Earvin Reyes: We’ve explored several new formats, including sheets, concentrates, gels and dozens of others. Each has its own challenges. As we evaluated these forms and others through consumer studies for Soupline, we found that our and our partners’ expertise was best lent to creating a tablet that was ultimately more convenient for consumers as it’s pre-dosed and saves on the mess that may happen when measuring and pouring traditional fabric softener into the wash. 

Though the tablet is a new form right now for Soupline, that doesn’t mean that there aren’t other forms being explored and tested for future products. 

Q: When it comes to fabric softener, how do you ensure that a new form will resonate with people who may have never used a product like this before? 

Earvin Reyes: First, we start by creating ideas on what this new form might look like. Then, we look at internal and external prototypes and determine how we might best use our capabilities to achieve the new form. 

With a product in hand, we conduct tests to evaluate performance, softness, fragrance and other benefits. Our qualitative studies begin, and we run several rounds of tests to determine the feasibility of the product and gather feedback from potential users for alterations we could make to the product. Dozens of prototypes are created, only for the most successful one to emerge and become the product we launch. 

Adriana Armas: When we do consumer testing, we know we will iterate at every step of the process. We’ve learned that during testing, consumers don’t want to have the same product and they want more from the product, so we have to determine if we can best give them that through performance or cost. With new forms, we always need to be learning about what our users want and how they use our products.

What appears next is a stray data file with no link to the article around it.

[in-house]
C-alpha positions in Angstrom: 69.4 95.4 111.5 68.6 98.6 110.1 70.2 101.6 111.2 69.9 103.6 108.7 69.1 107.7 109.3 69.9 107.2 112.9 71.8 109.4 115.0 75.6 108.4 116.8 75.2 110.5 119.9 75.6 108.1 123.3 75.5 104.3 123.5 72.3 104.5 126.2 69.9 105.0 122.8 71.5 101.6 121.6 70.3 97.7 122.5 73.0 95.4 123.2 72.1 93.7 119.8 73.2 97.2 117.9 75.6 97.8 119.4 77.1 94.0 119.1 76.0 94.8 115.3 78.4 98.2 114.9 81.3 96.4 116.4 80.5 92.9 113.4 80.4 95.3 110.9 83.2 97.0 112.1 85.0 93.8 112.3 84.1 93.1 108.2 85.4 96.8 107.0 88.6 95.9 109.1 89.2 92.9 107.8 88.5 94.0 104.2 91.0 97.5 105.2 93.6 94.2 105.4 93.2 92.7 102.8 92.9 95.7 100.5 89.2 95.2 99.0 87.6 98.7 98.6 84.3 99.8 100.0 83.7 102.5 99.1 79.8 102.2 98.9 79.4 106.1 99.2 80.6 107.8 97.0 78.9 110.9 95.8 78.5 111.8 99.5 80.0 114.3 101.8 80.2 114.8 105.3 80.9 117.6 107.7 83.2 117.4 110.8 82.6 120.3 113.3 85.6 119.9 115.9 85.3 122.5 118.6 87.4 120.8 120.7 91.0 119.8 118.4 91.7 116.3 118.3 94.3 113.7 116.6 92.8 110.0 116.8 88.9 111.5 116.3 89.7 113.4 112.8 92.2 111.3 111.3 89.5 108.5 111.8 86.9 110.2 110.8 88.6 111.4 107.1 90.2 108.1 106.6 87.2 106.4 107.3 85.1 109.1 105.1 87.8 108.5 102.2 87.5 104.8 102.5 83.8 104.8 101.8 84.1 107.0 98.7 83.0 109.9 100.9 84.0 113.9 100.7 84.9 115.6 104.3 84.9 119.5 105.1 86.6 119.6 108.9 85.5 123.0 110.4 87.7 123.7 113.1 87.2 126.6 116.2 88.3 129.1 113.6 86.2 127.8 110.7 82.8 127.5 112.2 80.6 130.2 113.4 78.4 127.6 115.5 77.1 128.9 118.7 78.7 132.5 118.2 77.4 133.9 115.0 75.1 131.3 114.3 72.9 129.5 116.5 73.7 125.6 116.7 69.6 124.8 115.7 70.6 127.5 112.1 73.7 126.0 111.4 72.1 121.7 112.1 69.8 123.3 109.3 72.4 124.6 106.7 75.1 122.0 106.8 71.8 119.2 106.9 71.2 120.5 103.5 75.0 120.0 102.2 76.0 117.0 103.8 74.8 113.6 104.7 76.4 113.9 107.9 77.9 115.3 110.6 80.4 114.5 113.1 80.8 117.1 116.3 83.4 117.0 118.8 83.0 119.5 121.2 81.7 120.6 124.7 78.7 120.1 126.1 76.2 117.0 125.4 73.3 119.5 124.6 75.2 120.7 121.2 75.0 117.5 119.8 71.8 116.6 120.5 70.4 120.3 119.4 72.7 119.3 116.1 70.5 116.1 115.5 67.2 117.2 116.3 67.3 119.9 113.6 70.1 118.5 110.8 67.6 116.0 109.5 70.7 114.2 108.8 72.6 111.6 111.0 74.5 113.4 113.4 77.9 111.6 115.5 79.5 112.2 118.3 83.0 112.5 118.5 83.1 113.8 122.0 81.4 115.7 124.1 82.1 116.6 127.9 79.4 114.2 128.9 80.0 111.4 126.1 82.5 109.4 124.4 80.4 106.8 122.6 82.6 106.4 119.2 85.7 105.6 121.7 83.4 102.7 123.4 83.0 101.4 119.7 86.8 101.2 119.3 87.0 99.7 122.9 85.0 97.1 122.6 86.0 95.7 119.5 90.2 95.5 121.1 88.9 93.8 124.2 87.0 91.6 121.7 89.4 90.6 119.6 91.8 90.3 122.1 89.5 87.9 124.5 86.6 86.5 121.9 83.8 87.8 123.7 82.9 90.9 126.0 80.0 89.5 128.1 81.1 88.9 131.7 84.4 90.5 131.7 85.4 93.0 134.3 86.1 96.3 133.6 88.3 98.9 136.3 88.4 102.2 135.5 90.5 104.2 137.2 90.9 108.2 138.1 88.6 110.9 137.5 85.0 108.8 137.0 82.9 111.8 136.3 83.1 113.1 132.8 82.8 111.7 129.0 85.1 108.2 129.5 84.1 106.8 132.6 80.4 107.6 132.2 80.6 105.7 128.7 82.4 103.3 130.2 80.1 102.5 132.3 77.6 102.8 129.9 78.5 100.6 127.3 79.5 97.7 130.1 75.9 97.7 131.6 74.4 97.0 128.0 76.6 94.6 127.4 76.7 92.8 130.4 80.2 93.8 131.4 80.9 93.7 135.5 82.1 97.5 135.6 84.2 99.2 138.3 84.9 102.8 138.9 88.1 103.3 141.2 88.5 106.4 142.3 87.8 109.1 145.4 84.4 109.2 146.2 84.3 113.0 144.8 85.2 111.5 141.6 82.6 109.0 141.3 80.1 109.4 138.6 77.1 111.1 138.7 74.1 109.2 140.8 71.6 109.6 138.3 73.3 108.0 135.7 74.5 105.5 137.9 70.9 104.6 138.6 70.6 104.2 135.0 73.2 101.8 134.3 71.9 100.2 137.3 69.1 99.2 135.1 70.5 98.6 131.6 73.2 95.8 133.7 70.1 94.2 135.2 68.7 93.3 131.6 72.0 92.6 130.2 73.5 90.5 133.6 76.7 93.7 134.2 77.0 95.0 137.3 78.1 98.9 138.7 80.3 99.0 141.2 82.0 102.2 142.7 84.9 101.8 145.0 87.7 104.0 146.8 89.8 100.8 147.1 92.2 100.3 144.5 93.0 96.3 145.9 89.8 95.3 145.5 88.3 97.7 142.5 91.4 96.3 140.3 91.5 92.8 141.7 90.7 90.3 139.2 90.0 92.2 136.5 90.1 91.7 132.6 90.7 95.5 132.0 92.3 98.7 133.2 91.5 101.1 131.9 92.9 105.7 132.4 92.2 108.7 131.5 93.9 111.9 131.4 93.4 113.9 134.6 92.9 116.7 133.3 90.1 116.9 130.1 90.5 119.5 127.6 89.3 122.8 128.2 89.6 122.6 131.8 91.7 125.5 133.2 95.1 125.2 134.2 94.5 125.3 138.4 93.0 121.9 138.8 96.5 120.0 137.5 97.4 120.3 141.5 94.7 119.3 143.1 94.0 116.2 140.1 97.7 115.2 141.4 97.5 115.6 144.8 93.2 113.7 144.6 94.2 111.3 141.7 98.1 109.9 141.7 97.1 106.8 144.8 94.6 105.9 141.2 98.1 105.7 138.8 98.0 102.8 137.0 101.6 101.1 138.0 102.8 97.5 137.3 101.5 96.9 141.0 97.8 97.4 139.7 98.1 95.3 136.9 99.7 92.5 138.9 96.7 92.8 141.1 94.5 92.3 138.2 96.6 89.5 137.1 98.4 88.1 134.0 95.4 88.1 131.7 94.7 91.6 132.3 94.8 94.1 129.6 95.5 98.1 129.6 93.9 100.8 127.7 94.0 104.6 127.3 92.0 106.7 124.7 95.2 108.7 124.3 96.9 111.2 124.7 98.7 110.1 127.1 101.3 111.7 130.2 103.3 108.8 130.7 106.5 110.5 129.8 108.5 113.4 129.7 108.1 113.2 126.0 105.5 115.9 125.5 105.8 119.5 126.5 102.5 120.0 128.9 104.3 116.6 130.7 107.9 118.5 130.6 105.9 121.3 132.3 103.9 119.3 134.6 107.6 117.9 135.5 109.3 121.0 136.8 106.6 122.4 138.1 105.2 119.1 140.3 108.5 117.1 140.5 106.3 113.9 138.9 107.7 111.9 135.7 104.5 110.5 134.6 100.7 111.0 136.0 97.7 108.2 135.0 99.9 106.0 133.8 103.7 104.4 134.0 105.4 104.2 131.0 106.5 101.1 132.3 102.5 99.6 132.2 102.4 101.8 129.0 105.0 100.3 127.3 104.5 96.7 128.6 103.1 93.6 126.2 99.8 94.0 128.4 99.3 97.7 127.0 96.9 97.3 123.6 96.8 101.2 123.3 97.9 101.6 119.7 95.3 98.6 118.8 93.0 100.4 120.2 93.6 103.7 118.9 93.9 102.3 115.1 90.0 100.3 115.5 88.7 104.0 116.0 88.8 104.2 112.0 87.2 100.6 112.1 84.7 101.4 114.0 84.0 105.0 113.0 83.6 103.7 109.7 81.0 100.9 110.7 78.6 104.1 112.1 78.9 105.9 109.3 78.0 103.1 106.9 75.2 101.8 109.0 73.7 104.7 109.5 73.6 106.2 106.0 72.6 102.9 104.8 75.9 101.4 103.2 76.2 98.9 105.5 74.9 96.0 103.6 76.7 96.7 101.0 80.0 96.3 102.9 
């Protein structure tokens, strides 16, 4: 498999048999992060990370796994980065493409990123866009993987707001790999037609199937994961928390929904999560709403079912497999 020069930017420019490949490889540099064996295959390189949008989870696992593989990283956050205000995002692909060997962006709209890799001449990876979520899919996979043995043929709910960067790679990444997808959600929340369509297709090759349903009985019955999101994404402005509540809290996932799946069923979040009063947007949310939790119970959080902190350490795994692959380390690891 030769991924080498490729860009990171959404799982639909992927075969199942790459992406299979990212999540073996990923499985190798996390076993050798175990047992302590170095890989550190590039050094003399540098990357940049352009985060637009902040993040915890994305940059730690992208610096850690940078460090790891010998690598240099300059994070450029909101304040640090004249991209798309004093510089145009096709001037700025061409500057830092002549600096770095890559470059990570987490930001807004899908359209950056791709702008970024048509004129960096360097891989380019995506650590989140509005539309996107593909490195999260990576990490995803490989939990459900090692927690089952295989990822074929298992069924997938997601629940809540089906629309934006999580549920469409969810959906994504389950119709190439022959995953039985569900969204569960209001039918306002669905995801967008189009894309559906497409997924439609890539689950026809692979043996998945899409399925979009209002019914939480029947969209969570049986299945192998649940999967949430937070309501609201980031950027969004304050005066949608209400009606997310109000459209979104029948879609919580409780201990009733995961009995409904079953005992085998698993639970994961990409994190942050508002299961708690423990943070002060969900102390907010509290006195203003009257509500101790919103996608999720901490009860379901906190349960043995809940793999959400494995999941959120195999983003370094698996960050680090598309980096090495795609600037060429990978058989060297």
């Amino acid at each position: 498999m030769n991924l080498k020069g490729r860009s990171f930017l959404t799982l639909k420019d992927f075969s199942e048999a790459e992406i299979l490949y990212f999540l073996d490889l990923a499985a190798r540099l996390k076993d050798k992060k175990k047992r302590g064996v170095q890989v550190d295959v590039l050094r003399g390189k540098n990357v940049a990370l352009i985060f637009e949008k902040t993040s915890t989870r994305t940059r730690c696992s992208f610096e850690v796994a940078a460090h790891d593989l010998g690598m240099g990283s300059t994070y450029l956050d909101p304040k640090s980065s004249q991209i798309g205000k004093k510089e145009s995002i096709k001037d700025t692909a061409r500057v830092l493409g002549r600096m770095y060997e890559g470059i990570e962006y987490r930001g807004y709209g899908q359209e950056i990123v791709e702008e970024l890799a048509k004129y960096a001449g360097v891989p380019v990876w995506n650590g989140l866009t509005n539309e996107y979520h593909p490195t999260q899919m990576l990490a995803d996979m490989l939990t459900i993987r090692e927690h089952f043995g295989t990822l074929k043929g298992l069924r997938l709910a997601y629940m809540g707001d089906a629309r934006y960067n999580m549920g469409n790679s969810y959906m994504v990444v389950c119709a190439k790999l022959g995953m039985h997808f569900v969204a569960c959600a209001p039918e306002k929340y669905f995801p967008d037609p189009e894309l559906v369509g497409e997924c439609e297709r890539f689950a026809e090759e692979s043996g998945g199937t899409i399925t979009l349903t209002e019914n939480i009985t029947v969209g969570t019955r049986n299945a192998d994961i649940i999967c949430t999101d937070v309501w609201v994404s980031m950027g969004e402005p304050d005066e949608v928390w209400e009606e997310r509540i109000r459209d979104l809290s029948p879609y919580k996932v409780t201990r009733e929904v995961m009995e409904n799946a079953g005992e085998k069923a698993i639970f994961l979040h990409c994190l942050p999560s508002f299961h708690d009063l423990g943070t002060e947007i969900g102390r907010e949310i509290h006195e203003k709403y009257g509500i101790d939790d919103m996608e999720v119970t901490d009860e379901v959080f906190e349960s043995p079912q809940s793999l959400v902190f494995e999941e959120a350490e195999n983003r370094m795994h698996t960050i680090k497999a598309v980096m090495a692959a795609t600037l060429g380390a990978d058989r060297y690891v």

Q: What are some key insights that you’ve gained from people actually using Soupline tablets? 

Earvin Reyes: One of the more insightful consumer insights was about the first prototype of our tablet. Unfortunately, the tablet left a residue in the washing machine, particularly for front-load washing machines. What we needed to do was figure out how to accommodate these users. 

To test this inside Colgate-Palmolive, we have washing machines from all over the world that ensure we’re testing real conditions that are most similar to our users. We determined that by creating a specially-designed net for the tablet, we can ensure that the tablet dissolves in every washing machine. 

Additionally, we heard from several people that they want long-lasting fragrance from their clothing — not just when it’s fresh from a wash. As a result, we ensured that long-lasting aroma was a part of the way we formulated our tablet. 

Adriana Armas: Packaging is also important, as we’ve learned that consumers will judge a product based on packaging, regardless of the product’s performance. People are very mindful of storage, too, and don’t want to have to reach for a liquid fabric softener that is bulky and heavy. That’s why we went with a sachet package that would save space on the shelf. 

Abraham Cazes: Even if you know your consumers very well, new forms force you to start from zero because the use case, the product, and the expected performance will all be different for the user.

Q: What is on the horizon for new forms at Colgate-Palmolive? 

Abraham Cazes: We’re excited to continue innovating around concentrate formulas. We are excited to decrease our water usage through concentrates — which helps our users and Colgate-Palmolive be more sustainable — while still creating a great experience for the people who use our products. 


Soupline Softening Tablets are available exclusively in France.

*Compared to plastic used to produce 1L bottle.